batch.put_item(
    Item={
      'timestamp': 1511647270,
      'userID': '[email protected]',
      'ttl': 1511733670,
      'text': 'batch write example',
    }
  )
  batch.put_item(
    Item={
      'timestamp': 1511647270,
      'userID': '@voicera.ai',
      'ttl': 1511733670,
      'text': 'batch write example',
    }
  )  
  batch.put_item(
    Item={
      'timestamp': 1511650870,
      'userID': '[email protected]',
      'ttl': 1511737270,
      'text': 'another item to write',
    }
  )
  batch.delete_item(
    Key={
      'timestamp': 1511643670,
      'userID': '[email protected]',
    }
  )

Amazon DynamoDB - Part IV

Because we specified the timestamp field as the partition key, querying for reminders at a specific timestamp is efficient using a key condition:

from pprint import pprint

import boto3
from boto3.dynamodb.conditions import Key

dynamodb = boto3.resource('dynamodb')
response = dynamodb.Table('reminder').query(
  KeyConditionExpression=Key('timestamp').eq(1511647270)
)
pprint(response['Items'])
## [{u'text': u'batch write example',
##    u'timestamp': Decimal('1511647270'),
##    u'ttl': Decimal('1511733670'),
##    u'userID': u'[email protected]'},
##  {u'text': u'another user',
##    u'timestamp': Decimal('1511647270'),
##    u'ttl': Decimal('1511733670'),
##    u'userID': u'[email protected]'}]

Amazon DynamoDB - Part V

To get all reminders that belong to a specific user, we scan the table using the following attribute condition:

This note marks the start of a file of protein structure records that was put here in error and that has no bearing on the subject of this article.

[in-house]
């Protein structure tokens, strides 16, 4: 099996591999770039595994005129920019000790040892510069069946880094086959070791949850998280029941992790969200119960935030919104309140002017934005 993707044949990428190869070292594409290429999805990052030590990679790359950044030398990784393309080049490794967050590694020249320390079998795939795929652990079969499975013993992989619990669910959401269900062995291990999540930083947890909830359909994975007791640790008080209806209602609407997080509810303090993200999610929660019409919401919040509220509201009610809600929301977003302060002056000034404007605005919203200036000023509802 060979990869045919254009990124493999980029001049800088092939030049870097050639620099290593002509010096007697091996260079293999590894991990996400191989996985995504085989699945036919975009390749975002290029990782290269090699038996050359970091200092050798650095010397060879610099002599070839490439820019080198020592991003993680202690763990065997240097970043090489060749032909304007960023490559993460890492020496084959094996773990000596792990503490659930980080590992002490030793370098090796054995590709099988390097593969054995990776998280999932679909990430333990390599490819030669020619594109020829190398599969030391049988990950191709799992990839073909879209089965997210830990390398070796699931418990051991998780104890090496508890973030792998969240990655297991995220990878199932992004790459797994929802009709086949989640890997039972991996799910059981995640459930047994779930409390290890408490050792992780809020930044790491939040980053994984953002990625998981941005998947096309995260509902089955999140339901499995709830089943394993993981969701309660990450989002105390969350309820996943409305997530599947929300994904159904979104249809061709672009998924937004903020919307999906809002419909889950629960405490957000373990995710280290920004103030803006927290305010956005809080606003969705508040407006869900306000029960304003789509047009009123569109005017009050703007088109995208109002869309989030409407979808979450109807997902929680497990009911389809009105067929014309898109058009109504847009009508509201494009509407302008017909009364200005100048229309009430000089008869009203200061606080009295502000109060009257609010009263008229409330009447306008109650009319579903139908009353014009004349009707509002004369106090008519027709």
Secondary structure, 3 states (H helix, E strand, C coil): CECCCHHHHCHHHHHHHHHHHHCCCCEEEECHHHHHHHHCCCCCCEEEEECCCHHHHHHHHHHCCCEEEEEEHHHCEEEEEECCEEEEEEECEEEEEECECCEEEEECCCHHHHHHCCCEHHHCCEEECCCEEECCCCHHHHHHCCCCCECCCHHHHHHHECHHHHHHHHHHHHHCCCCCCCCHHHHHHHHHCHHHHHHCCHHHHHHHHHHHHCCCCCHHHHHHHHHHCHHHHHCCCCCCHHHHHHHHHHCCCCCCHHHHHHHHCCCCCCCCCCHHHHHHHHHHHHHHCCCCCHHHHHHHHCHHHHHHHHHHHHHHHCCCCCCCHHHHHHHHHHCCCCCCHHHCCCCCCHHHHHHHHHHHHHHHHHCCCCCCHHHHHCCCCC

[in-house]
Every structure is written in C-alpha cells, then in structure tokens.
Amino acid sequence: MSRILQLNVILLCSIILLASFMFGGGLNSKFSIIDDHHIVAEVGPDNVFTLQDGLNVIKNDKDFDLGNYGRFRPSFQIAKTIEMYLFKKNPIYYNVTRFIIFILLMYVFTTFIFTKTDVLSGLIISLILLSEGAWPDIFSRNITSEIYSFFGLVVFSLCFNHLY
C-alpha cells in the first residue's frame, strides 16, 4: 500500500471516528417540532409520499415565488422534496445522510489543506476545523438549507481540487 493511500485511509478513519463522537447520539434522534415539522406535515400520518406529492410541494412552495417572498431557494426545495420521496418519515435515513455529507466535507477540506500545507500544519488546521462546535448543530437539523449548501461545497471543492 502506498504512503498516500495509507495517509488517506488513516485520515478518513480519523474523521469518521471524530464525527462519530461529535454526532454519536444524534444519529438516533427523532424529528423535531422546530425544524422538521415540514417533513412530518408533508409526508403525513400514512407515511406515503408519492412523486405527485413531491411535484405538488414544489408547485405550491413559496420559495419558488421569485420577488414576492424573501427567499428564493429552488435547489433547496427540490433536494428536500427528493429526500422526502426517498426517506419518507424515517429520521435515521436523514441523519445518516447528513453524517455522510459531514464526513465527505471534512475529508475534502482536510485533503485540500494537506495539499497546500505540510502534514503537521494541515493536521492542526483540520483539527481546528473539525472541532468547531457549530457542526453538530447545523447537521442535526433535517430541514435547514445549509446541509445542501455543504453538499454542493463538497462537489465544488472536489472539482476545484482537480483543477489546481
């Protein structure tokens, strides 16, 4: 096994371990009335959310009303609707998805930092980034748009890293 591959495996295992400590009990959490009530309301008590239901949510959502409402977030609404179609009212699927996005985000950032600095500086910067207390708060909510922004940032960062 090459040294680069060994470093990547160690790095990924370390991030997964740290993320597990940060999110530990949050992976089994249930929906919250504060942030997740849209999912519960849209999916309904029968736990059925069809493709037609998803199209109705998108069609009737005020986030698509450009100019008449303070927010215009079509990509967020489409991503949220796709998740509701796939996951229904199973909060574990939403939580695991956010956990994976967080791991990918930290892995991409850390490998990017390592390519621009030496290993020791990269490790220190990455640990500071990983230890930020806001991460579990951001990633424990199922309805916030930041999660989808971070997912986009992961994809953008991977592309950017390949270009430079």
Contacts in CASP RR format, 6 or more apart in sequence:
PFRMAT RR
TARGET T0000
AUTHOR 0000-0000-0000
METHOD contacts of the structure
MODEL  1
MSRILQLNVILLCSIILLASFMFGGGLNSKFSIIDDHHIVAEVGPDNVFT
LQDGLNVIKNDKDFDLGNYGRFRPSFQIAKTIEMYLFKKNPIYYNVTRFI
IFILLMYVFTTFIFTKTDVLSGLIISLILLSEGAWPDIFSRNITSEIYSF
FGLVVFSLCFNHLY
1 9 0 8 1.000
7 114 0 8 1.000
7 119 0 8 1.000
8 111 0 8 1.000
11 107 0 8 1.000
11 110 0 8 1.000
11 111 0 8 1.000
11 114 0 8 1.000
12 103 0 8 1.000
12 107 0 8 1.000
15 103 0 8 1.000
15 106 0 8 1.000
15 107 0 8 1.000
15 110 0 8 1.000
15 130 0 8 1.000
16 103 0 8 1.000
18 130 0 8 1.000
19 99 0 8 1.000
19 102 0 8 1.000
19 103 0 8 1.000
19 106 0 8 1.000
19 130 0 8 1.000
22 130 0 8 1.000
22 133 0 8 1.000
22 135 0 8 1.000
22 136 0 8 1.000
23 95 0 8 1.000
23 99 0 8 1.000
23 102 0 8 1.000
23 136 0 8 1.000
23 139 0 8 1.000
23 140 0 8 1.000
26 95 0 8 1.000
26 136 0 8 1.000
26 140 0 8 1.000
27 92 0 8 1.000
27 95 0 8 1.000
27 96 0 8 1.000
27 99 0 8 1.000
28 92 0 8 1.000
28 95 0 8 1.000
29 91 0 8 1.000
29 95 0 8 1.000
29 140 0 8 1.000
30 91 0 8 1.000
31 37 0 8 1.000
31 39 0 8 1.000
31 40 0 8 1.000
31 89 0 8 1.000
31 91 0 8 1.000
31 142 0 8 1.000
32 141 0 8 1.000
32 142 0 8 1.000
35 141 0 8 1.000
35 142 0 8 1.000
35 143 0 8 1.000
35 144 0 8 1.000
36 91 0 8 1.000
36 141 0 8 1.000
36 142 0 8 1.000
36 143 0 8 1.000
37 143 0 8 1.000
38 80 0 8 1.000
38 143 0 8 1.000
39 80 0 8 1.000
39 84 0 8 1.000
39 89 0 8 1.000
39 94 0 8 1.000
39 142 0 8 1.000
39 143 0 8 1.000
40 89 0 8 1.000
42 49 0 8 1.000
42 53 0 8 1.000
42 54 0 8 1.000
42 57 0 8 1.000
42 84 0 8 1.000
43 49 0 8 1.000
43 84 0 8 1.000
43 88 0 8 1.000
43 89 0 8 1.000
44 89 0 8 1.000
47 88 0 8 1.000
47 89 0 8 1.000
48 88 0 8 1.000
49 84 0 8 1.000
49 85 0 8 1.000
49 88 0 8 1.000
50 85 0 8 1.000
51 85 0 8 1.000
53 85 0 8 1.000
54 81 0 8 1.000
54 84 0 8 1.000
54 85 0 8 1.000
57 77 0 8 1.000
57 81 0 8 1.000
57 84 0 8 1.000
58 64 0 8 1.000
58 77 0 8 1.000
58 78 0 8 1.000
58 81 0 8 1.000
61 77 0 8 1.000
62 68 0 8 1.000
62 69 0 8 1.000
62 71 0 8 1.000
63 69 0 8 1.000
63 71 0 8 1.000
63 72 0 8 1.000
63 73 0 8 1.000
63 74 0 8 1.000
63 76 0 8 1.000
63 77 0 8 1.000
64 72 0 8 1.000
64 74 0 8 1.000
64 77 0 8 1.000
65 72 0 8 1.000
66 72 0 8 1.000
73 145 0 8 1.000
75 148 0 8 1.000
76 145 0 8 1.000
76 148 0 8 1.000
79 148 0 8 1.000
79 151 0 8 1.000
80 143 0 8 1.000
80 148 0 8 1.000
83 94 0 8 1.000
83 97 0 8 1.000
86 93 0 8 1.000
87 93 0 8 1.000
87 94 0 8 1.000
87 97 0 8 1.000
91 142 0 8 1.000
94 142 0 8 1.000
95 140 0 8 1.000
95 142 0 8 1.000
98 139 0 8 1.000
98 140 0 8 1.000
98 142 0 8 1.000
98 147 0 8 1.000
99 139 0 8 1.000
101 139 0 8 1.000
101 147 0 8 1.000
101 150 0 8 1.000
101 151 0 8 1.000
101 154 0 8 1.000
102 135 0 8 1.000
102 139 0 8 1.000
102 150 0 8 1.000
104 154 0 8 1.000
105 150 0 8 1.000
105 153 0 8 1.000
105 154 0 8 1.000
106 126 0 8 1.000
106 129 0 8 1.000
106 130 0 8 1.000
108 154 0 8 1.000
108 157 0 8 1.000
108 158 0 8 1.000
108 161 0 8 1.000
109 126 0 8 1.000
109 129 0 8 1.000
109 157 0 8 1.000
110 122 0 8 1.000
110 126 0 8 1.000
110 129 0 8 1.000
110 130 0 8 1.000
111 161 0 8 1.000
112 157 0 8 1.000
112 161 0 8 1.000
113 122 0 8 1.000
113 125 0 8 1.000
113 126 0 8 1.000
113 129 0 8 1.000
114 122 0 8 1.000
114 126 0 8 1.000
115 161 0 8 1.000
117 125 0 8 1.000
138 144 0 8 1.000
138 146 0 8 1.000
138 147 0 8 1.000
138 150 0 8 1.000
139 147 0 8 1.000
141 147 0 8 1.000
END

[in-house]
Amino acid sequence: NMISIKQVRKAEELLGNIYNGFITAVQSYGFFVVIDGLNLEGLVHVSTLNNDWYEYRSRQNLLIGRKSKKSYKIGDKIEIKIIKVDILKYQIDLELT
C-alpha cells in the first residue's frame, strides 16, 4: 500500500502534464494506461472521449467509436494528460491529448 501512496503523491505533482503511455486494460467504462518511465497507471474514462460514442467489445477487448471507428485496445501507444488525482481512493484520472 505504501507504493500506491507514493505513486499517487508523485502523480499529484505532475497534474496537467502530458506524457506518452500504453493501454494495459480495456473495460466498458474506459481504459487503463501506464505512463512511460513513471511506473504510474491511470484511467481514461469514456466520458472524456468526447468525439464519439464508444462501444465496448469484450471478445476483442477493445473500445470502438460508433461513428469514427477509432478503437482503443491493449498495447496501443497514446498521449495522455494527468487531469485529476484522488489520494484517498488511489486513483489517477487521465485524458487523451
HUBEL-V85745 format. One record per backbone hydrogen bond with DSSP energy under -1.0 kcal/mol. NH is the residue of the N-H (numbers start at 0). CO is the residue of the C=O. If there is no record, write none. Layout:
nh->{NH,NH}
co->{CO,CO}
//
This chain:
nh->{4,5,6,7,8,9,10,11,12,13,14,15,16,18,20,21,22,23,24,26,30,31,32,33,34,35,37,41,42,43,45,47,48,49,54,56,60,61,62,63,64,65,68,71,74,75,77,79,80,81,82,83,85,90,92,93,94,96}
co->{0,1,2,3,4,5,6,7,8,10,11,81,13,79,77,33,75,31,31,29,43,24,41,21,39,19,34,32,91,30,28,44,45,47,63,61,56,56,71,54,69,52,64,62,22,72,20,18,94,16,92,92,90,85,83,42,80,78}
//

from pprint import pprint

import boto3
from boto3.dynamodb.conditions import Attr

dynamodb = boto3.resource('dynamodb')
response = dynamodb.Table('reminder').scan(
  FilterExpression=Attr('userID').eq('[email protected]')
)
pprint(response['Items'])
## [{u'text': u'batch write example',
##    u'timestamp': Decimal('1511647270'),
##    u'ttl': Decimal('1511733670'),
##    u'userID': u'[email protected]'},
##  {u'text': u'another item to write',
##    u'timestamp': Decimal('1511650870'),
##    u'ttl': Decimal('1511737270'),
##    u'userID': u'[email protected]'}]

Amazon DynamoDB - Part VI

NoSQL databases are a great fit for unstructured data, like in the following example:

from pprint import pprint

import boto3
from boto3.dynamodb.conditions import Key

dynamodb = boto3.resource('dynamodb')
table = dynamodb.Table('reminder')
with table.batch_writer() as batch:
  batch.put_item(
    Item={
      'timestamp': 1511652070,
      'userID': '[email protected]',
      'ttl': 1511738470,
      'checklist': ['milk', 'eggs', 'bread']
    }
  )
  batch.put_item(
    Item={
      'timestamp': 1511652070,
      'userID': '[email protected]',
      'ttl': 1511738470,
      'actions': [{
        'callback': 'example.com/callback',
        'payload': {'text': 'flash office lights'},
        'method': 'POST'
      }]
    }
  )

response = table.query(
  KeyConditionExpression=Key('timestamp').eq(1511652070)
)
pprint(response['Items'])
## [{u'checklist': [u'milk', u'eggs', u'bread'],
##   u'timestamp': Decimal('1511652070'),
##   u'ttl': Decimal('1511738470'),
##   u'userID': u'[email protected]'},
## {u'actions': [{u'callback': u'example.com/callback',
##     u'method': u'POST',
##     u'payload': {u'text': u'flash office lights'}}],
##   u'timestamp': Decimal('1511652070'),
##   u'ttl': Decimal('1511738470'),
##   u'userID': u'[email protected]'}]